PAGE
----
Bloch: Everything has to have a reason for existing and an explanation to exist where and how it does. We ask questions like: What would you need in real life in this situation? Where would that come from? How would it work? Instead of gamifying it, or hiding it behind some automatic contextual animation, could we actually make players do that? What tool would they use? Where would the screws be on that device and why?

There, of course, needs to be a balance between being too real, as real life is hard work, compared to the ultimately fun experience we're trying to make in a game. But this can be seen all throughout our design philosophy ranging from intricate and mechanically sound weapon design, physicalized HUD information, features like the gas mask, and even the little micro-stories that players can experience when exploring dark corners that in other games would have been dressed with cookie-cutter environment design. In particular, features like the gas mask, the watch, the charger, all contribute critically to the thick atmosphere and immersion that are unique staples of the Metro franchise.

Metro Exodus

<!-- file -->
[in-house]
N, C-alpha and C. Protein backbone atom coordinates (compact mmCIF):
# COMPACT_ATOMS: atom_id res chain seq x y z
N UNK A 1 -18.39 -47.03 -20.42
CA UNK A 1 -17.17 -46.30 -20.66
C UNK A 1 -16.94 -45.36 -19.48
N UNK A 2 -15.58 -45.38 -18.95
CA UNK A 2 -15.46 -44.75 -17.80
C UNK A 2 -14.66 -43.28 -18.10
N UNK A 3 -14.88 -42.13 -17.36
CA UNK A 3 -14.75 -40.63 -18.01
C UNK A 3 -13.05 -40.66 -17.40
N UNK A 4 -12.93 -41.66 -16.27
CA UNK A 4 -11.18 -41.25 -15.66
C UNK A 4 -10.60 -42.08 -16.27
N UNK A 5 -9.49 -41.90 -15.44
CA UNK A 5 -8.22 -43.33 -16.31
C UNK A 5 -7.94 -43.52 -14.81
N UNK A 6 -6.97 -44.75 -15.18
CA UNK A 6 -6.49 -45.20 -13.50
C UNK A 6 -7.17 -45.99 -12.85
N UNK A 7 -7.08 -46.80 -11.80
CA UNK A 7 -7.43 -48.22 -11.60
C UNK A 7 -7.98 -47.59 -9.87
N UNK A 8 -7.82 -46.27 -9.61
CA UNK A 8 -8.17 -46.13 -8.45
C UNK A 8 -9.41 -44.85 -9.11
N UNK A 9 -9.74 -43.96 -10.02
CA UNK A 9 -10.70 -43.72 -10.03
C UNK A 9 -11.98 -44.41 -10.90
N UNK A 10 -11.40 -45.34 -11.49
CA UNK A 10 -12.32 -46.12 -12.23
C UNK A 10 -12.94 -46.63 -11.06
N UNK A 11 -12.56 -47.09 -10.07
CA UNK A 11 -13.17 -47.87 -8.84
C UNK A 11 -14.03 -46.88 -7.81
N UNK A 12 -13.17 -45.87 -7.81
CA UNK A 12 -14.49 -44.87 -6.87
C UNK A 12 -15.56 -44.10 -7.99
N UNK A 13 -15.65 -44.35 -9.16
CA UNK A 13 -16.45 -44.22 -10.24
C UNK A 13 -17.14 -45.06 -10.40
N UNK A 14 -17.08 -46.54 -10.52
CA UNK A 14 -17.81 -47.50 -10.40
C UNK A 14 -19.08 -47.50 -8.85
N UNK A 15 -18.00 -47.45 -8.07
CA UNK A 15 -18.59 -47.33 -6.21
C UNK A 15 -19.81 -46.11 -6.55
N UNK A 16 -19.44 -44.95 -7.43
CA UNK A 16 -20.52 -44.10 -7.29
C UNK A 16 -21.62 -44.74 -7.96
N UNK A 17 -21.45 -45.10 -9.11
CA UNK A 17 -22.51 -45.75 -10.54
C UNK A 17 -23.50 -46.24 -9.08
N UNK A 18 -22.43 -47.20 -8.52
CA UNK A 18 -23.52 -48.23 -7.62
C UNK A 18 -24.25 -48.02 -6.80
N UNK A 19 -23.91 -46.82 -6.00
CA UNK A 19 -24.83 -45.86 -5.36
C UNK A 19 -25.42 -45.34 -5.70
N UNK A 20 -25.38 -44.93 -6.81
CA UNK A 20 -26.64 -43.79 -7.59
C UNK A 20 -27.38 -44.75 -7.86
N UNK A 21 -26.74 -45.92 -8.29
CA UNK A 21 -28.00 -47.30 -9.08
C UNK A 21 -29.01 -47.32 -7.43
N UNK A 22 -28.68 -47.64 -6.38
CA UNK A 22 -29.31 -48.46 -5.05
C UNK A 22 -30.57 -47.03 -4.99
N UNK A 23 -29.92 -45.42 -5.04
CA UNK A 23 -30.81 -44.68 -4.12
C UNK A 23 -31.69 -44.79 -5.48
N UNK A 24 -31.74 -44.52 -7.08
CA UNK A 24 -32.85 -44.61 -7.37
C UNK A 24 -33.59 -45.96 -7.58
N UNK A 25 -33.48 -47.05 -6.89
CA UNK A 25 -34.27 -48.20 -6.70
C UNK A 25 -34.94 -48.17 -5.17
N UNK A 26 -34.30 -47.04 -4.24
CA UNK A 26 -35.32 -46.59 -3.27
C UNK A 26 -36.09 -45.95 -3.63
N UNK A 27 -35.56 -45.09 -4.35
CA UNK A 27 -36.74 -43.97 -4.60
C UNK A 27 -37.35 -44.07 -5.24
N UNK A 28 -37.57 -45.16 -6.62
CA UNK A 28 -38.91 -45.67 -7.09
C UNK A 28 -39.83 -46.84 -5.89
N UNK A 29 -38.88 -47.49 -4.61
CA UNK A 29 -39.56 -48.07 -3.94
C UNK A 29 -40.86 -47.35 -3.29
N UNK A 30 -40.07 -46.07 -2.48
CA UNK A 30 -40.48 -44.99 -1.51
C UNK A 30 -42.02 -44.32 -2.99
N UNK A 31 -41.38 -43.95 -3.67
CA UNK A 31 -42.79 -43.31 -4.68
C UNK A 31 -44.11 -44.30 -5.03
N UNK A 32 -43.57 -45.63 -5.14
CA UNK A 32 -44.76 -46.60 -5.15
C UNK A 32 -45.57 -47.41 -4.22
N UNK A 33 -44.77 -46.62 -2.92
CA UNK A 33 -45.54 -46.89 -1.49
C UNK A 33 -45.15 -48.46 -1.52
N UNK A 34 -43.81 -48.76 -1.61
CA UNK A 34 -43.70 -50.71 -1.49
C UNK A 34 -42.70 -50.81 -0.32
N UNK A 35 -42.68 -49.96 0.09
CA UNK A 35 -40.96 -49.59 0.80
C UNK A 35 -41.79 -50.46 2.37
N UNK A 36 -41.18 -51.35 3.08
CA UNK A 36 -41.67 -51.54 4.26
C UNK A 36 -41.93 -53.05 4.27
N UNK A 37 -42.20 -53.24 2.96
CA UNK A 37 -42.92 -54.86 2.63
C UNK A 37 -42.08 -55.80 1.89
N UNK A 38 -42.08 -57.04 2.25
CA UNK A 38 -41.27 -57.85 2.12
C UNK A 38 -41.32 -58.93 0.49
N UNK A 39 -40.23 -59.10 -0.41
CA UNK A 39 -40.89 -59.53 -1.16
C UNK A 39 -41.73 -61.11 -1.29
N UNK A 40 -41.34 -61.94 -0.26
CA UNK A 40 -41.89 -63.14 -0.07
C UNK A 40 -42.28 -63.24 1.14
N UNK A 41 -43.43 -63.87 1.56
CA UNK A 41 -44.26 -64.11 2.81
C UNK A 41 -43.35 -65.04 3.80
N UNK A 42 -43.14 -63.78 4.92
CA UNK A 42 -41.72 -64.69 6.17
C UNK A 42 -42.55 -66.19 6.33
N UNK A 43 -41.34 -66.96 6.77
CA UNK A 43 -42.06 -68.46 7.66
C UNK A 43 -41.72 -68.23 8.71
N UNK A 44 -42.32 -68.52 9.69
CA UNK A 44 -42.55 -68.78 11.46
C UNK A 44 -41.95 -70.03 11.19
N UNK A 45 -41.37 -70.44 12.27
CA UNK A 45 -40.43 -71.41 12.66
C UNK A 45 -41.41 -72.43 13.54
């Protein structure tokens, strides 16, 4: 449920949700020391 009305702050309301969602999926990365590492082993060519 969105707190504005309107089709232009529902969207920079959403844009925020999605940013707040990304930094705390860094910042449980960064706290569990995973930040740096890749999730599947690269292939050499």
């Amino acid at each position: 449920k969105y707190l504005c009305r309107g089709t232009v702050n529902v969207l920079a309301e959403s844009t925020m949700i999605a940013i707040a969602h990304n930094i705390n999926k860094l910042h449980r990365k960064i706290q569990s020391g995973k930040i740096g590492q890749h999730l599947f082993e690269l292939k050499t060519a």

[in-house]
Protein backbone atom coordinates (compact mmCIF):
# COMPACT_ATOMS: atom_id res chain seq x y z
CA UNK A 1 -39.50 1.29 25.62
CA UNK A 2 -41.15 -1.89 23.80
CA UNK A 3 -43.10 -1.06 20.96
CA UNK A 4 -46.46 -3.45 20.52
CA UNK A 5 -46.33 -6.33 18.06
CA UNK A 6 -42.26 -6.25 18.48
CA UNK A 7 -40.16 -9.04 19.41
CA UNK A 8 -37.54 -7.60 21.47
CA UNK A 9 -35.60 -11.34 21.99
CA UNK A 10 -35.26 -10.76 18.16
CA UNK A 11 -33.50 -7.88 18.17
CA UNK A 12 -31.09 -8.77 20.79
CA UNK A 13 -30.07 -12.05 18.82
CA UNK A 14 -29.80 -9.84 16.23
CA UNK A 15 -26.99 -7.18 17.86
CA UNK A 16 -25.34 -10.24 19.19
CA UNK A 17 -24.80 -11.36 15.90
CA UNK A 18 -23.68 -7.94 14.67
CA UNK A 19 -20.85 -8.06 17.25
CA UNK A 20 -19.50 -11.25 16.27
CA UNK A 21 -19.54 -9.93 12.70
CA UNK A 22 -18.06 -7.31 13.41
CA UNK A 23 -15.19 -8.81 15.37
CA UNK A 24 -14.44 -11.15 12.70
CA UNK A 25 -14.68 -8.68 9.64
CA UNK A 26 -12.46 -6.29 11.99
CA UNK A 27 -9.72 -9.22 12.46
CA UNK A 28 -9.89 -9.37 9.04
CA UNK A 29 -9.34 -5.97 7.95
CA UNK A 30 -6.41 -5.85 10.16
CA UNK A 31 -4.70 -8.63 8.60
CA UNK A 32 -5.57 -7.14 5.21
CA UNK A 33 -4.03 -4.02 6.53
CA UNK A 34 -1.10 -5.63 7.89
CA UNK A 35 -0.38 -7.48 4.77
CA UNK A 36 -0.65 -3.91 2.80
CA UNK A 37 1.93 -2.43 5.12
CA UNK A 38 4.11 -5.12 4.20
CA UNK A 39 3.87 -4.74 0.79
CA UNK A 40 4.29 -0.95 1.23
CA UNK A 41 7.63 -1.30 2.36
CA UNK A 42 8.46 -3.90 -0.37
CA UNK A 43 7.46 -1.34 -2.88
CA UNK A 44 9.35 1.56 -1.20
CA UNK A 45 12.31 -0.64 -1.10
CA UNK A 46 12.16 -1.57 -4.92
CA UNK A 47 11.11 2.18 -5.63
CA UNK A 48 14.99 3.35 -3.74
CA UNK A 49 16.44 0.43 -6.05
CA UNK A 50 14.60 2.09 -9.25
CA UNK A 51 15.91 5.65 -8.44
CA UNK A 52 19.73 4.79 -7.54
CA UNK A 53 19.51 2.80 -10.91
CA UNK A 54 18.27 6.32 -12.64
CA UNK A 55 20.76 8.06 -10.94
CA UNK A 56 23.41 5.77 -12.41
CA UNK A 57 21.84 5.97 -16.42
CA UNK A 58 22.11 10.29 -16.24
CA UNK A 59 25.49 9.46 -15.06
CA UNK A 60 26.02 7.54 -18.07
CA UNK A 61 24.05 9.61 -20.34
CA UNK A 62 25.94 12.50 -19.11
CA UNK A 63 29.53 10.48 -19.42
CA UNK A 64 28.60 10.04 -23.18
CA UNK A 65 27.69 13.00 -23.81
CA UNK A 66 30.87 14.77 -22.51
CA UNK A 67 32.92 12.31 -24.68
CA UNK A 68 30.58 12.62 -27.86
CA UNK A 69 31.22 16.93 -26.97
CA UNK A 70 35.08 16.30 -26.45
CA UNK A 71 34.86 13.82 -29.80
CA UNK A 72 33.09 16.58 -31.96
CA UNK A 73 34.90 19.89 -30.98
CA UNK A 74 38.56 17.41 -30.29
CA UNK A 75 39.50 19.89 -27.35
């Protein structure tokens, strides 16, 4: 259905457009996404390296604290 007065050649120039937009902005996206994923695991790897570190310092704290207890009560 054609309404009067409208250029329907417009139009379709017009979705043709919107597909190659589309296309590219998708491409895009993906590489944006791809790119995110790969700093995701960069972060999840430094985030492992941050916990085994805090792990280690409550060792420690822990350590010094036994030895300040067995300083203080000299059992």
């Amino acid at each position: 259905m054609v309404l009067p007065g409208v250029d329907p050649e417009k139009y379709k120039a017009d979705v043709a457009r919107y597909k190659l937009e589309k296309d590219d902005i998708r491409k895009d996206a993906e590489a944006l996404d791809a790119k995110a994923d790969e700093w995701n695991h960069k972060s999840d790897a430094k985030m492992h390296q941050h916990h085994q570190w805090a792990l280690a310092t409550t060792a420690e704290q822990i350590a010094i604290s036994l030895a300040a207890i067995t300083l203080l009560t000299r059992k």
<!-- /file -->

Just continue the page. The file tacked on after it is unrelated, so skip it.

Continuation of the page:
Gamereactor: The story in Metro has always been very rich and you've always worked closely with Dmitry Glukhovsky. Has that relationship taken development in any new directions?

Bloch: Dmitry has been involved in every game from start to finish. What he focuses on changes over time as we move through development, but he's always involved to some extent. We have a highly collaborative relationship with him that starts with developing the main story of the game, refining it into chapters and missions, all the way to dialog. For Metro 2033, the main story and a lot of dialogue was done already as we followed the book pretty closely. For Metro: Last Light and Metro Exodus we developed original stories together with Dmitry that fit into his world and paralleled some stories in his other two books Metro 2034 and Metro 2035.

Gamereactor: With 10 years in the bag already, can we expect another decade of Metro games, do you think?

Bloch: We'll just have to wait and see, but we've got no plans to actively move away from the franchise.

Thanks for taking the time to answer our questions 4A Games and Jon Bloch. If this has put you in a Metro mood, be sure to check out our review of Metro Exodus right here, which is still available to play today on PC, PS4, Xbox One, and Google Stadia.


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REVIEW. Written by Lisa Dahlgren

"The many options, both in terms of gameplay and your arsenal, make Metro Exodus feel much like a full-fledged action-RPG"